BHC Portrait Project

7/30/18: Step 4

Now the fun begins – adding paint!


This is the first of several layers of paint. It doesn’t matter too much what color I choose for these first few layers, so i pick a color I like to look at because there are 40 of these panels onto which I have to apply the paint. It seems a shame to cover up the maps, but I know they are there. I enjoyed looking at the detail on each one while I applied the blue layer. Thinking about all the people who live on the streets in those maps. Despite all the shipyards and engine works shown on the map of London, how much poverty there was at the same time.

The cold wax is liberally mixed with oil paint – almost 50/50. I mixed about 3 cups to cover all 40 panels. The next layer will be a contrasting lighter color but that will have to wait a couple of days for this layer to cure.

7/26/18: Step 3
First layer on the panels is maps.  I chose a map of London from 1897 (surveyed in 1863-1872) for 20 of the panels. These will be the panels onto which the child portraits are painted.

The other 20 panels are started with a map of all of Canada, coast to coast for the adult portraits. The BH children who went to Canada all started in Ontario, in the Canada partner homes of the London institutions (Barnardo’s, Fegan’s and a few others). I chose all of Canada to represent that these children eventually spread all over Canada and some even back into the US.

I won’t consciously make any pairing up of children or adults to their origins or eventual settlements. I will leave it up to chance who ends up on which map, because the maps will get covered up by the paint. And, we will know they are there underneath, as a foundation and reminder.

Next step: adding paint.

The British Home Children Portrait Project

My grandfather, Philip E. Trussell, was born in 1888 in London UK and was emigrated to Ontario CN in 1901. I was able to get information from Fegan’s on May 7, 2018, including photos of my grandfather’s class group photo at Fegan’s and a copy of the papers signing him over. My father, who never knew the full story of his dad, passed away the following day so I was especially grateful to have received the response from Fegan’s just in time to share that story with my dad. I know it meant a lot to him.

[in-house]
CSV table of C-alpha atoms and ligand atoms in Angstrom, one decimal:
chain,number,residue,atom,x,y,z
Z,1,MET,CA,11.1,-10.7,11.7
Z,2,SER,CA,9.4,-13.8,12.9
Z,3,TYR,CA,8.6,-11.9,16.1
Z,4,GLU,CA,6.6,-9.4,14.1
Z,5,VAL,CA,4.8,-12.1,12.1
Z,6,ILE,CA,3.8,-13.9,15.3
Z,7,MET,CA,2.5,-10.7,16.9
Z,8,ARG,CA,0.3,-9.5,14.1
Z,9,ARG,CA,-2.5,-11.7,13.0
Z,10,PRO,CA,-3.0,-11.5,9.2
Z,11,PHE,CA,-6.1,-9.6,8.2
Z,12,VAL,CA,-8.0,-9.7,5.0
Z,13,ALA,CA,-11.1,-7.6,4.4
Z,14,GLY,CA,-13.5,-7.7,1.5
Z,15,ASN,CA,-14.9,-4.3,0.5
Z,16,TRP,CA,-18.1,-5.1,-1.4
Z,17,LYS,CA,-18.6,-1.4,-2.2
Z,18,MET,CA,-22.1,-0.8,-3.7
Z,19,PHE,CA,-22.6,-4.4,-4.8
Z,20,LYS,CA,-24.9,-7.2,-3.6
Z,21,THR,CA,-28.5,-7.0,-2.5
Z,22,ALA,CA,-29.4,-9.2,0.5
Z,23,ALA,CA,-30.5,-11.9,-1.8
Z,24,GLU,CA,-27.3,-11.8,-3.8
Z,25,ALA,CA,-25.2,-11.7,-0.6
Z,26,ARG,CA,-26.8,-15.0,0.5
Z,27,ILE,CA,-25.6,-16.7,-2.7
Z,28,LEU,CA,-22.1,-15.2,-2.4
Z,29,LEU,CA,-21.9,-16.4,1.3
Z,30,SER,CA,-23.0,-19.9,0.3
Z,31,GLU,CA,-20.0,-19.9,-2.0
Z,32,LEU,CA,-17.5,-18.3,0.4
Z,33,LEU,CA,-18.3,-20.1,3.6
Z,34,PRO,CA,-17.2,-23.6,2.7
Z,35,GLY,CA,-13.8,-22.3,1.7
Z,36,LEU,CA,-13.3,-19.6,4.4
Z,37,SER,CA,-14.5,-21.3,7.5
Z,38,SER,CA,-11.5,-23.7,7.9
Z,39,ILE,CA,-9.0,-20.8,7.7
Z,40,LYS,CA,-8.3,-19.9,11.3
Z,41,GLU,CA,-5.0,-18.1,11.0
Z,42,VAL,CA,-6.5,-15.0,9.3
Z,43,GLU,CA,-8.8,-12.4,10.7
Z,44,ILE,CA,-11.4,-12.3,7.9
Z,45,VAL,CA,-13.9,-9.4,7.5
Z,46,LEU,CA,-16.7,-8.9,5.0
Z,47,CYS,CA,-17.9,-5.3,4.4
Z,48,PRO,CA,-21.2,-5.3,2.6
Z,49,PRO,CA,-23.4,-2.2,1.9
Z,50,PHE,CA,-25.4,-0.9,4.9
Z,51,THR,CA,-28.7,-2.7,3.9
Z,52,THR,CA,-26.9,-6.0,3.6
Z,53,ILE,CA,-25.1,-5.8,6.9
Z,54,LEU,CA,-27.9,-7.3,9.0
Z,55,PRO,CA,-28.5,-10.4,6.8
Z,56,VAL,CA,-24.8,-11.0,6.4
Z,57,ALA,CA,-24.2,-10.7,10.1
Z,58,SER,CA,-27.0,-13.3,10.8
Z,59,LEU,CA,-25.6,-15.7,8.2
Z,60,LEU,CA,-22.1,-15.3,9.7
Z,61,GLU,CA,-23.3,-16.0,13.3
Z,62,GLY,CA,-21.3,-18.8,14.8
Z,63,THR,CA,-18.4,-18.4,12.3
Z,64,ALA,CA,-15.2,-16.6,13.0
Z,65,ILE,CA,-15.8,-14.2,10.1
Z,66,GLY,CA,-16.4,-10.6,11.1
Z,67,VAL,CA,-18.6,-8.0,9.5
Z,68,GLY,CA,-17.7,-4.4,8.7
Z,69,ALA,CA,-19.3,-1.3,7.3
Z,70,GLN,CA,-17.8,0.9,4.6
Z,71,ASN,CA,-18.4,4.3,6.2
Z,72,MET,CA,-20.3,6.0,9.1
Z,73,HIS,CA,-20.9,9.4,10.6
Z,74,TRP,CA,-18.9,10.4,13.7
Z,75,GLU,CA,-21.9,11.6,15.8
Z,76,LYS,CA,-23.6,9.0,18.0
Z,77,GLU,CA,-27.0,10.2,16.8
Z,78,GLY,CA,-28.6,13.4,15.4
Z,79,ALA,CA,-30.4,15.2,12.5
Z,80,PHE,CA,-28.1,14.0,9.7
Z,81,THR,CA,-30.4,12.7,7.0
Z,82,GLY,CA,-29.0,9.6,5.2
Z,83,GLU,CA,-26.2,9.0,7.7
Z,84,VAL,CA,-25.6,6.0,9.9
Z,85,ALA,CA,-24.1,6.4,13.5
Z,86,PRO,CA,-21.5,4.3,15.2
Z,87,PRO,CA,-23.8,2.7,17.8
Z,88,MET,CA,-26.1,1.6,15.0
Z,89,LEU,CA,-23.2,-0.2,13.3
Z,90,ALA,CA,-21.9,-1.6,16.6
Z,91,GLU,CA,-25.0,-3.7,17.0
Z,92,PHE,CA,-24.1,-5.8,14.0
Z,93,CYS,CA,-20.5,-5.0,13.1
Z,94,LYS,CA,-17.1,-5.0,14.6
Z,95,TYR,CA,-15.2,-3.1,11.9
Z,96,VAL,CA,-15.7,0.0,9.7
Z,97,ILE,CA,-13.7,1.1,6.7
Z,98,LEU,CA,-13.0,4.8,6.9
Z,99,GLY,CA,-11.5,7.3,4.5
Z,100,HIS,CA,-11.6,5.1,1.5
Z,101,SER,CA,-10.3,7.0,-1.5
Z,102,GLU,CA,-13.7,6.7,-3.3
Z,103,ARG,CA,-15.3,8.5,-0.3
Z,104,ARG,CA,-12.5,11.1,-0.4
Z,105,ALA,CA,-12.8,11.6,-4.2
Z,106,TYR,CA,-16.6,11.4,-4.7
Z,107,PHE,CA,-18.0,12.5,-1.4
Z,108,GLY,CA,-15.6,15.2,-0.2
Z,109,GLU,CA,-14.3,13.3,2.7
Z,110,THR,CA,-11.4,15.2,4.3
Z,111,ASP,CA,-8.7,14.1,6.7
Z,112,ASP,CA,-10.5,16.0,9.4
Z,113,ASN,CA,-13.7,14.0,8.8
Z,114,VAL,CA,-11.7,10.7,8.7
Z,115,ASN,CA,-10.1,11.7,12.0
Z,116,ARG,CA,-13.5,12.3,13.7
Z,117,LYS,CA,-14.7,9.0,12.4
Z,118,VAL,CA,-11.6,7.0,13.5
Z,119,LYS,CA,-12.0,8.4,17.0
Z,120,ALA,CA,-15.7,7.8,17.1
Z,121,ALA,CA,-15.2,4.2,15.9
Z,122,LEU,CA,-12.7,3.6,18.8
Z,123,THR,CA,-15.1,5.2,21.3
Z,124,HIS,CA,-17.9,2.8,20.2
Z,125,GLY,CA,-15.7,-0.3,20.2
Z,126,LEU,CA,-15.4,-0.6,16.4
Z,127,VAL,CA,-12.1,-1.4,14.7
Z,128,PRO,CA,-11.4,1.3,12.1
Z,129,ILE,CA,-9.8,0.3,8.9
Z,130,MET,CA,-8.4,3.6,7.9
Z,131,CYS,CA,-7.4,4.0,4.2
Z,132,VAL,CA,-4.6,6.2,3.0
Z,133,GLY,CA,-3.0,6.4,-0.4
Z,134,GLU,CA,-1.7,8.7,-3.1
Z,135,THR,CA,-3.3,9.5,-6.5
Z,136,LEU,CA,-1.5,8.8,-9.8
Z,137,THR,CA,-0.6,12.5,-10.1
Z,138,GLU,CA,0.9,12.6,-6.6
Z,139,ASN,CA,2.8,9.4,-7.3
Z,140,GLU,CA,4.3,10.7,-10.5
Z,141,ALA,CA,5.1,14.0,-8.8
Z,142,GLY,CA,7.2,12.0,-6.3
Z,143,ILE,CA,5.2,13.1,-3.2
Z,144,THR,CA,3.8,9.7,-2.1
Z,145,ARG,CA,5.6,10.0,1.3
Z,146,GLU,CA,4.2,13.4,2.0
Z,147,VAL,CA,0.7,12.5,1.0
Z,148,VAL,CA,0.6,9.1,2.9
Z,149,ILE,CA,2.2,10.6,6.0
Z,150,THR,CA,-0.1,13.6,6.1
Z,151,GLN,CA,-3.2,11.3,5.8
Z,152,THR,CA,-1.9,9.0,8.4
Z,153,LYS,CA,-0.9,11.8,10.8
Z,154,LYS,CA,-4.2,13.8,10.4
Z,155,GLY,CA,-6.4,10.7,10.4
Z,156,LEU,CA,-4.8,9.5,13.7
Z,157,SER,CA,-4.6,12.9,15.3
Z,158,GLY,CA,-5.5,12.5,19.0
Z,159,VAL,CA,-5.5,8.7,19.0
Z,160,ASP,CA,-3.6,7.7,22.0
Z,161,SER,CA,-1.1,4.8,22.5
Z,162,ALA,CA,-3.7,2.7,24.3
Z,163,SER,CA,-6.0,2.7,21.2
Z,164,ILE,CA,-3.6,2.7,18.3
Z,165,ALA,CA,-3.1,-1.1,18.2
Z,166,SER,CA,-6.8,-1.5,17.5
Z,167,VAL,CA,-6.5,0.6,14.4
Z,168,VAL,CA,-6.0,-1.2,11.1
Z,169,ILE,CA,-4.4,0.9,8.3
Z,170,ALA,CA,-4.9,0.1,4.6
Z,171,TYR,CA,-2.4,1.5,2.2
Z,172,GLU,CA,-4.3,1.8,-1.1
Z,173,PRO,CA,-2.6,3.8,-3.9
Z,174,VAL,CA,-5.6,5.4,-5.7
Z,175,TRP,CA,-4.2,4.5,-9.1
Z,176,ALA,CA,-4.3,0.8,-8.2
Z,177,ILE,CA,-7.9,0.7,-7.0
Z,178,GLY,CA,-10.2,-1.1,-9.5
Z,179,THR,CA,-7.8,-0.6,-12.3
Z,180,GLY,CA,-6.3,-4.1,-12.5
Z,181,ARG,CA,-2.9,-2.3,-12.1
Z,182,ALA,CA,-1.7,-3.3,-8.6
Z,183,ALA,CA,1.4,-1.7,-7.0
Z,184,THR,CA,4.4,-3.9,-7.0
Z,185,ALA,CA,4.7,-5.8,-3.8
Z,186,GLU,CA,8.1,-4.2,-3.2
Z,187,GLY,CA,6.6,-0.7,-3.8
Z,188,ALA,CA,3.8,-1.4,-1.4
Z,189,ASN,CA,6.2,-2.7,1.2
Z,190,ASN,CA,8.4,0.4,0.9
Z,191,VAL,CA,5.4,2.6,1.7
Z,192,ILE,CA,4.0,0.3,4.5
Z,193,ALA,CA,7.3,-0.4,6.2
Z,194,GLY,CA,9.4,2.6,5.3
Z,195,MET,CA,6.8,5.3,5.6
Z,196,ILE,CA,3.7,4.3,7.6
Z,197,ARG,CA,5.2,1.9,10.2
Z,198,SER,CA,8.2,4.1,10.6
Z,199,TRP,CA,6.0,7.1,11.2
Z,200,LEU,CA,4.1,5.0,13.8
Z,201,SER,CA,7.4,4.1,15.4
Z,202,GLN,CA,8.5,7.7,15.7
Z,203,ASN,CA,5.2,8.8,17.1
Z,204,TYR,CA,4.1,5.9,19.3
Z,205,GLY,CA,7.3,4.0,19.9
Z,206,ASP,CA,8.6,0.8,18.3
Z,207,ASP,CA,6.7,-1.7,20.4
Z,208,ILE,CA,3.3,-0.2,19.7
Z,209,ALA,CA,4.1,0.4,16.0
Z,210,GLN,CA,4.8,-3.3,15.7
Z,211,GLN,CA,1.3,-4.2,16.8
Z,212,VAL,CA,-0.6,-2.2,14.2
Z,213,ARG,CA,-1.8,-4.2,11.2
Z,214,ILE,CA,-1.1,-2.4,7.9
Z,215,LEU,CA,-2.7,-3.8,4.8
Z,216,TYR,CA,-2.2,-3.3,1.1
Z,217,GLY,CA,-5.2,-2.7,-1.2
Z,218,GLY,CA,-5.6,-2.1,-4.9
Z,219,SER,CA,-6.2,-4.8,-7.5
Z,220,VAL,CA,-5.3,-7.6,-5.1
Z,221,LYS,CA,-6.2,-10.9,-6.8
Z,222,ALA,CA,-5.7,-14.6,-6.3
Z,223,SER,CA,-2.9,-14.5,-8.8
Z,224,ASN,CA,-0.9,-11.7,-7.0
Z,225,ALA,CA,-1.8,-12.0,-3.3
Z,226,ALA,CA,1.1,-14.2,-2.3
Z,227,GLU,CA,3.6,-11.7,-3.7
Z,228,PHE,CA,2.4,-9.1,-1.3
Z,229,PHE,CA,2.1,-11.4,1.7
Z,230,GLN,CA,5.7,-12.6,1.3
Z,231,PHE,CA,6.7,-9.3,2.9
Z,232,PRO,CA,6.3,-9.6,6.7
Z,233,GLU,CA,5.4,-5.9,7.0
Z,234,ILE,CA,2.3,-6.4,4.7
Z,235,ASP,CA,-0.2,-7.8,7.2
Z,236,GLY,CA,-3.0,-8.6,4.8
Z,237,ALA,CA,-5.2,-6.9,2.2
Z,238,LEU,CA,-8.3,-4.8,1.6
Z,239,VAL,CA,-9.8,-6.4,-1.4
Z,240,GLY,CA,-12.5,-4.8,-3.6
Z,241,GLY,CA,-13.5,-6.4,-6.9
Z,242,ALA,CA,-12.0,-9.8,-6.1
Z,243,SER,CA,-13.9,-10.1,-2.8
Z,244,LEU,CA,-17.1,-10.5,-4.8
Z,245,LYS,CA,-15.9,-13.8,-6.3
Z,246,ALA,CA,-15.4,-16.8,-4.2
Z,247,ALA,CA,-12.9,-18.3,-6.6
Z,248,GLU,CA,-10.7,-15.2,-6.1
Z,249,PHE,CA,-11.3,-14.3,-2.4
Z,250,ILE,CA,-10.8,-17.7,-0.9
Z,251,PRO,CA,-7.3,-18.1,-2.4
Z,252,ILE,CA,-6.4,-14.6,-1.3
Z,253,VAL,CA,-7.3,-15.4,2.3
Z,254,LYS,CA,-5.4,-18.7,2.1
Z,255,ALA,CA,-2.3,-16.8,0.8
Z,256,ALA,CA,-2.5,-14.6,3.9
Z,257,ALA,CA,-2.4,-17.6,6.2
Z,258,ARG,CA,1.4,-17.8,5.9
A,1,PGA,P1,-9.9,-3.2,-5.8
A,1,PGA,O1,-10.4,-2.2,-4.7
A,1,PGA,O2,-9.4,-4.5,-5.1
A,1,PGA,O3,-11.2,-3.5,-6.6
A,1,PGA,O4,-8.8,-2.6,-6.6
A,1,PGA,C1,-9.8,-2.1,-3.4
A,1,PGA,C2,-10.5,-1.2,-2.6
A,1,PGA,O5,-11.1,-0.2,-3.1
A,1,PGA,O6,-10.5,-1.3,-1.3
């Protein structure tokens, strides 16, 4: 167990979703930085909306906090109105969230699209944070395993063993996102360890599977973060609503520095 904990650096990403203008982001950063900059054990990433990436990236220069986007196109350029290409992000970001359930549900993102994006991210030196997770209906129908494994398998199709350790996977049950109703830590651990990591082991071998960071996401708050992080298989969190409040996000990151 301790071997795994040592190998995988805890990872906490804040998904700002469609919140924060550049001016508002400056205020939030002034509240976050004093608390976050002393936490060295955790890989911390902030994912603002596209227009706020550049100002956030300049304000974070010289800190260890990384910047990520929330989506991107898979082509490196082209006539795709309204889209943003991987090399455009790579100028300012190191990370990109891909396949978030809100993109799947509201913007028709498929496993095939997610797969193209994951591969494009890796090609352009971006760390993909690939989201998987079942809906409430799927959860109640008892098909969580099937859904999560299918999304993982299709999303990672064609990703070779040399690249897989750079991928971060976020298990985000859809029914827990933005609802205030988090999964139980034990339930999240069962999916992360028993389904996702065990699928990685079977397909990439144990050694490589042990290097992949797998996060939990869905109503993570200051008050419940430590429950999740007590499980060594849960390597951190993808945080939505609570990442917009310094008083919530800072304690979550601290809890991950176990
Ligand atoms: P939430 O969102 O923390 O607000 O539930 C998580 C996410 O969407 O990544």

I learned of the BHC group and Facebook page in the last few weeks of my dad getting progressively weaker. (He was 91 and had congestive heart failure.)  I am an engineer and artist and thought it important to raise awareness about BHC through painting these portraits, so I very much appreciate the willingness of sixteen BHC relatives to trust me with their family stories and photos.

My personal goal is to finish this series of 40 portraits, plus another large central painting (subject to be determined) by Fall 2018, then find venues in Ontario CN, London UK, Vancouver BC (where my grandfather finally settled) and San Francisco CA (where I live now) for shows of the work.

With everything going on out there in the world regarding emigration, family separation and all the related heartbreak, I believe the BHC story is important.

First Steps

I paint with a medium called cold wax. It is an oil-based product that is the consistency of margerine or Crisco. I add oil paint to pigment the wax, then apply it to braced wood panels.

For this project I decided to do the works on 9″x12″ panels. I needed 40 of them, so I put in my order and they arrived in a large, heavy box.

Step 1 was to unpack them and tape off the edges to protect them from any oil paint. I like the look of a nice clean wood edge.

Step 2 I added the hanging hardware, since it is much easier to do this on the front end. Doing so at the end runs the risk of scraping up the painting, as the drilling and adding wire is a bit of a rough process.

Here are the 40 panels taped off, then with the hardware added.


Next: prepping the painting surfaces. With maps.